ETFs are simpler for the novice investor to understand, but ETNs can offer advantages if you can handle the risks, and the tax advantages provide an improvement for the same relative amount of return. To determine which type of investment is best for you, select some promising options from a screening list of ETFs and ETNs and check the prospectus to see if the details fit your needs. Do not hesitate to seek the advice of a qualified tax professional if you need help.

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Erin | 10.19.15 @ 14:15
There are so many different types of investments that it gets confusing quickly. Thank you for bringing some clarity to the subject.
Elaine | 10.19.15 @ 14:17
Still not sure about all this investing. Seems confusing.
Daniel | 10.19.15 @ 14:18
I think many people do not realize just how many choices are out there, Having access to great information like this is great as you make you choices.
Steffanie | 10.19.15 @ 14:19
All this information can be so overwhelming. Thank you for clearing some of it up.
Nancy | 10.19.15 @ 14:20
Articles like this while helping clarify things, also make me realize how much I need a professional's guidance.
Angie | 10.19.15 @ 14:20
The ETNs sound quite risky - not sure I'd want to try them...
Carla | 10.19.15 @ 14:21
There is a lot more to investing than I can wrap my head around so thanks for explaining some of the options.
Sarah | 10.19.15 @ 14:21
Because knowing is half the battle.... great info, as always.
Alec | 10.19.15 @ 14:27
I definitely wouldn't want to take the risk with the ETN in case the issuing company goes under. With the way the economy has been and continues to be, it seems more likely. I'd talk to a professional first before investing in the other though.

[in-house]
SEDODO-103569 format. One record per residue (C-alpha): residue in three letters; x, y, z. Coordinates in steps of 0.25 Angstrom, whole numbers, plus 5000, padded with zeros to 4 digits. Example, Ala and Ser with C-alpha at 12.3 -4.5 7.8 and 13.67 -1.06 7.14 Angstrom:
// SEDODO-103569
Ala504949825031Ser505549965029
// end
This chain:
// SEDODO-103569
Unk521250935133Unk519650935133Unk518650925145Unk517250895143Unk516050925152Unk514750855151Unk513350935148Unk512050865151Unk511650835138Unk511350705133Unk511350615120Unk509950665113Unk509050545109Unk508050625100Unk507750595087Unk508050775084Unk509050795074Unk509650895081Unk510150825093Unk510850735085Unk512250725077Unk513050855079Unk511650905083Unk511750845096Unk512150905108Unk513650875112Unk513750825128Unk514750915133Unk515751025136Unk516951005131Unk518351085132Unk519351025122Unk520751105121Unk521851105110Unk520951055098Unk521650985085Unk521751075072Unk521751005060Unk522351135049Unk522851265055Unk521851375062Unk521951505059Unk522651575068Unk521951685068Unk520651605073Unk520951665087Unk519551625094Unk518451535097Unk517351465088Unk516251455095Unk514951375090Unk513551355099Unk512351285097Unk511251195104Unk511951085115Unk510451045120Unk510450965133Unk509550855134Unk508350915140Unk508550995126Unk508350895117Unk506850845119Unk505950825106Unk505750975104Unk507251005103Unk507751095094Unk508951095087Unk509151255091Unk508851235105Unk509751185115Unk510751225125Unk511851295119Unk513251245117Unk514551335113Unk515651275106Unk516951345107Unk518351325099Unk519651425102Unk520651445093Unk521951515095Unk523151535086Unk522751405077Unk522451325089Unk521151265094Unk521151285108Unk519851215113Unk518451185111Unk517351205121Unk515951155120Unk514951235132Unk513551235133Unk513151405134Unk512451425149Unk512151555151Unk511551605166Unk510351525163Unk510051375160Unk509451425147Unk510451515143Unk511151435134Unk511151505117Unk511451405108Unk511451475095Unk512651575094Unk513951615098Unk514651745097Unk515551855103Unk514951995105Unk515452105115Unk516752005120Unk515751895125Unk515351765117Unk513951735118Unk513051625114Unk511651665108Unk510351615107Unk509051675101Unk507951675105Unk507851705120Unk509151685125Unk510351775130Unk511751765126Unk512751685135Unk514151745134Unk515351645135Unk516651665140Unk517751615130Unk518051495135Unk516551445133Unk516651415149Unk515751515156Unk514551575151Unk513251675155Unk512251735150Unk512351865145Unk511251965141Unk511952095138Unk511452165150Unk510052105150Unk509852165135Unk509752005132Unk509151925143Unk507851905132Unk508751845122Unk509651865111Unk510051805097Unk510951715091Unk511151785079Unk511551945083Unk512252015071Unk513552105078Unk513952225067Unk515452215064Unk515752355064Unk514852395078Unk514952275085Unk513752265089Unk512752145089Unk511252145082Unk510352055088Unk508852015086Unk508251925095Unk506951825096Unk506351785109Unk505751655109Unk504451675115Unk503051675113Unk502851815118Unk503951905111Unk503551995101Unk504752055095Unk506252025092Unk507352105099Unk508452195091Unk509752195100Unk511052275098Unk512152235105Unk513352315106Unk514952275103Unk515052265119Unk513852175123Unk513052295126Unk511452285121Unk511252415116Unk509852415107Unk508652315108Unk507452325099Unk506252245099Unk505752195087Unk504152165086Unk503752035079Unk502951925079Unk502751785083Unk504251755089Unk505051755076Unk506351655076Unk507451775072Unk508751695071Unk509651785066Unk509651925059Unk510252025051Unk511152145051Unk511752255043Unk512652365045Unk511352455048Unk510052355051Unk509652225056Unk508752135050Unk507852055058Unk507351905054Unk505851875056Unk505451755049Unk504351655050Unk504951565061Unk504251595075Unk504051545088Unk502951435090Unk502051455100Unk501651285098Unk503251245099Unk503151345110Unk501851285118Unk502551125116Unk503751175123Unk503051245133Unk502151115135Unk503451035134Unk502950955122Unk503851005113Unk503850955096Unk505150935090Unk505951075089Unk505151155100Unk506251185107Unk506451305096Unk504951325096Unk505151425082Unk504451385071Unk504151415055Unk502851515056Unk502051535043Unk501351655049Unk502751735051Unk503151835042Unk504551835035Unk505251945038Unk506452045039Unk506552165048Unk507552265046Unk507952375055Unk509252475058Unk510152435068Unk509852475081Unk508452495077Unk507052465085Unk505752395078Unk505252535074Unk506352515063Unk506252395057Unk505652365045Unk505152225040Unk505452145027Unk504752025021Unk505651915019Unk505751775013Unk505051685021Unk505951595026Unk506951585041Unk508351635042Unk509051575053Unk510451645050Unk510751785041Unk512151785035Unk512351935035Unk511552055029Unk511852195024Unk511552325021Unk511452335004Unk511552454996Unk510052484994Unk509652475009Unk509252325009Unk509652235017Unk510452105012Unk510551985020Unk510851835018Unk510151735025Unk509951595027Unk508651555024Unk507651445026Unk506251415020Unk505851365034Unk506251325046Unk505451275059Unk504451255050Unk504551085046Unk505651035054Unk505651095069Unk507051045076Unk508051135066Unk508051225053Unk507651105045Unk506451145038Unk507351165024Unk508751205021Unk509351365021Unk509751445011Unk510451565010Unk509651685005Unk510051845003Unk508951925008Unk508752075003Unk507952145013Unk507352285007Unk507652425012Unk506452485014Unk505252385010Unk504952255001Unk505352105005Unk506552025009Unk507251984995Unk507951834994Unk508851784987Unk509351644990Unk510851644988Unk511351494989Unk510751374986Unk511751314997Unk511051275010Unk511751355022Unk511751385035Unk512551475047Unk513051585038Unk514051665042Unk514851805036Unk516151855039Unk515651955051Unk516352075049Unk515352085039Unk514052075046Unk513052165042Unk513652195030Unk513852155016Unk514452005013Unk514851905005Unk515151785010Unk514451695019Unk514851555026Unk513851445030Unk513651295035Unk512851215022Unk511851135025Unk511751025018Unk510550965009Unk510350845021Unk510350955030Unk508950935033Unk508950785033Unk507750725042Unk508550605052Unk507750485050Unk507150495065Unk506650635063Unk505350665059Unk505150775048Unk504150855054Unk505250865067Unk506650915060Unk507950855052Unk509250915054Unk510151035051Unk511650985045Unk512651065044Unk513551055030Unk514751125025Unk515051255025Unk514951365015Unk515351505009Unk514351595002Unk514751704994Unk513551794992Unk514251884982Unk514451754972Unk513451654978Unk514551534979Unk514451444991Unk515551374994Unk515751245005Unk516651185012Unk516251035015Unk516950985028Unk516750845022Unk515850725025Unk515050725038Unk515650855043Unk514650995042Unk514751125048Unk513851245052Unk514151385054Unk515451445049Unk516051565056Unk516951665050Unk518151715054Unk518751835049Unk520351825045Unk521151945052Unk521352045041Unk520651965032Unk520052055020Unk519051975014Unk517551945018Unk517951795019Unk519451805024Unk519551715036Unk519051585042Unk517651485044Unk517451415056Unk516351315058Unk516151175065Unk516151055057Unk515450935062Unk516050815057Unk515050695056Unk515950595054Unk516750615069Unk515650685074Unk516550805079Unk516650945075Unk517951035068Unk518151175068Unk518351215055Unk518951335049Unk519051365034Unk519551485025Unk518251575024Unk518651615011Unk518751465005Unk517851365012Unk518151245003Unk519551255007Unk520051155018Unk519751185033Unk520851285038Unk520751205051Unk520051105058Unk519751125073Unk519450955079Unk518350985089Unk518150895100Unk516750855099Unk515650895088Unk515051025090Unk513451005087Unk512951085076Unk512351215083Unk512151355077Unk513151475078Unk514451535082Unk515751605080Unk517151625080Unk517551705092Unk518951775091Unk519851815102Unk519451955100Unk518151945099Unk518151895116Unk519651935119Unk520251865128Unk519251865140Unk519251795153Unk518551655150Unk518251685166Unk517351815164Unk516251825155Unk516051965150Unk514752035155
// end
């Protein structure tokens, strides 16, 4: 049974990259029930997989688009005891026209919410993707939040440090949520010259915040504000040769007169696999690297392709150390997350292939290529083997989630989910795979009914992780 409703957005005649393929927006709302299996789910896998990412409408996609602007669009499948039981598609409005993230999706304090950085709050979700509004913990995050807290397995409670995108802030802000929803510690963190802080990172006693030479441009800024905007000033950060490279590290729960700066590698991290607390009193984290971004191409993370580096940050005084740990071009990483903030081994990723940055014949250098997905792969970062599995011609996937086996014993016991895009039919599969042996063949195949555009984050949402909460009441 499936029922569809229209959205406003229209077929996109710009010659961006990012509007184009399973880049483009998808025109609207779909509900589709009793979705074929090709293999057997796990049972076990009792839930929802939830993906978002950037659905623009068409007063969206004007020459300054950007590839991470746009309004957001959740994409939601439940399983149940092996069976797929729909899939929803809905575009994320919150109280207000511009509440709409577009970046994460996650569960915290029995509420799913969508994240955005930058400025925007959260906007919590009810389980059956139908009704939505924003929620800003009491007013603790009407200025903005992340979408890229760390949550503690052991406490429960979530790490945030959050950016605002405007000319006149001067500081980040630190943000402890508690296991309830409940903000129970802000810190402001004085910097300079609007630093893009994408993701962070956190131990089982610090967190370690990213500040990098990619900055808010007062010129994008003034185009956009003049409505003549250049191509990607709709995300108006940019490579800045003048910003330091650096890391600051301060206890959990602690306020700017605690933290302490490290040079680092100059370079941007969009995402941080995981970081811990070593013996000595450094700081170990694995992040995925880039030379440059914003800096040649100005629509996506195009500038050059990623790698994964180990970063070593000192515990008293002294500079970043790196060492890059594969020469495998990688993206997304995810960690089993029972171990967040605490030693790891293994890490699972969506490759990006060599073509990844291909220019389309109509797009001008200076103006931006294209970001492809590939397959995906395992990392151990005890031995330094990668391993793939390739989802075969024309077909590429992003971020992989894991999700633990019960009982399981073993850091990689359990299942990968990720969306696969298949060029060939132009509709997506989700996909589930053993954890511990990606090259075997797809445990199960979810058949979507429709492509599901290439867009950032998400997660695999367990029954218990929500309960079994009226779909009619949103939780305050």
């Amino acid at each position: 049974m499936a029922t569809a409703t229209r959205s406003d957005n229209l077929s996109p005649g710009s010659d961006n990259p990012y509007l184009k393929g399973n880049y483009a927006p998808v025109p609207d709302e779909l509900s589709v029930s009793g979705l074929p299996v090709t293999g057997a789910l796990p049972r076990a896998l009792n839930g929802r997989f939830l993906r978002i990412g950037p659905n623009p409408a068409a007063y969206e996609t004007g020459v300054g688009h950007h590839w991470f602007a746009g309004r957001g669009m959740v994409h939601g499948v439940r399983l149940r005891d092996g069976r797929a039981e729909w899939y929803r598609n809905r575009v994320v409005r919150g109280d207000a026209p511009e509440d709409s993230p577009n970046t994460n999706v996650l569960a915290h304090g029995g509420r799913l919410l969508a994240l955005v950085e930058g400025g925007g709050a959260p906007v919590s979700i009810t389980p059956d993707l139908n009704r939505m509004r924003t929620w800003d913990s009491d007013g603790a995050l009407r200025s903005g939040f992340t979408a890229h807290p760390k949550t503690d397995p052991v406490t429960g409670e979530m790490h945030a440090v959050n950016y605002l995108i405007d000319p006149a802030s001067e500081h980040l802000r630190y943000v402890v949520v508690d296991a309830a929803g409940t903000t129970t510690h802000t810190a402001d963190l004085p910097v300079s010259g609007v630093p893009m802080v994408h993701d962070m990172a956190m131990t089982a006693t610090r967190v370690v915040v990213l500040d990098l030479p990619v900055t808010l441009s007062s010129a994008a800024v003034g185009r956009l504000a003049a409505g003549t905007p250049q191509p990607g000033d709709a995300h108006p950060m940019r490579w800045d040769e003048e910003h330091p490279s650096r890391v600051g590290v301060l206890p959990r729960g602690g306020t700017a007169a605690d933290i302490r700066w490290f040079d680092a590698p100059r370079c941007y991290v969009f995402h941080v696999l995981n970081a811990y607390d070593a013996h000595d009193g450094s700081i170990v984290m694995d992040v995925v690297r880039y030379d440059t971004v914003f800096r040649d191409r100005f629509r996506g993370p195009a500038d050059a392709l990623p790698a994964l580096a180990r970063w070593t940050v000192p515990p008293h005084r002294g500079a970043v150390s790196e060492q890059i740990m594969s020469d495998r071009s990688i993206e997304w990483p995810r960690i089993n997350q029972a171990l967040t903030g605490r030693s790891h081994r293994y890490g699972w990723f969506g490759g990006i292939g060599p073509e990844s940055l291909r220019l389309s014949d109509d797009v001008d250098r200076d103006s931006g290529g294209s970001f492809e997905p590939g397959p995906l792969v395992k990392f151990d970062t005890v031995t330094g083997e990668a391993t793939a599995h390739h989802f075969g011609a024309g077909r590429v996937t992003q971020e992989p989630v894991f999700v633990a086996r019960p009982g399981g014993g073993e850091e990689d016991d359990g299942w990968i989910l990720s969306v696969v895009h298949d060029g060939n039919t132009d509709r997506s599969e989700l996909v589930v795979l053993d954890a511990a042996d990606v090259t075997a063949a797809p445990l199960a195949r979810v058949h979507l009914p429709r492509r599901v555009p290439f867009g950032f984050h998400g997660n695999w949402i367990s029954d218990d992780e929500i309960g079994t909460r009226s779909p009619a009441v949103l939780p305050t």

Zanna | 10.19.15 @ 14:29
I still have a hard time believing these investments are going to pay off, it all seems risky to me. I think I need to learn more about it.
Tina | 10.19.15 @ 14:32
Investing confuses me. These articles are helpful - keep them coming!
Chrisitna | 10.19.15 @ 14:34
Investment language can be so confusing. I appreciate the simplicity in definitions.
Meredith L | 10.19.15 @ 14:37
I had no idea the difference! This is helpful and is important for beginning investors to know the difference before they put their hard-earned money somewhere
Jo Ann | 10.19.15 @ 14:37
Well an investor definitely needs to know this information because of the risk factors. ETNs are definitely more risky since they are not secured.
Rowan | 10.19.15 @ 14:37
Investing has always been something that's confused me, so I stay away from it. Better safe than sorry.
irene | 10.19.15 @ 14:47
I don't invest though we have a relatively safe annuity
Bobbie | 10.19.15 @ 14:53
ETN's sound very risky
Jackie | 10.19.15 @ 14:54
ETNs sound too risky for me. Unsecured debt of any kind doesn't seem like a safe investment.
gracie | 10.19.15 @ 14:55
This was a great breakdown to help make things easier to understand!
Crystal | 10.19.15 @ 14:59
Thanks for breaking these down. I've seen the acronyms but never took the time to investigate. This is helpful info!
Rychana | 10.19.15 @ 14:59
I have never heard of EFT and EFN before this article. I'm still confused about them. Good article. Maybe some illustrations to make it easier to understand.
$commenter.renderDisplayableName() | 11.27.20 @ 05:50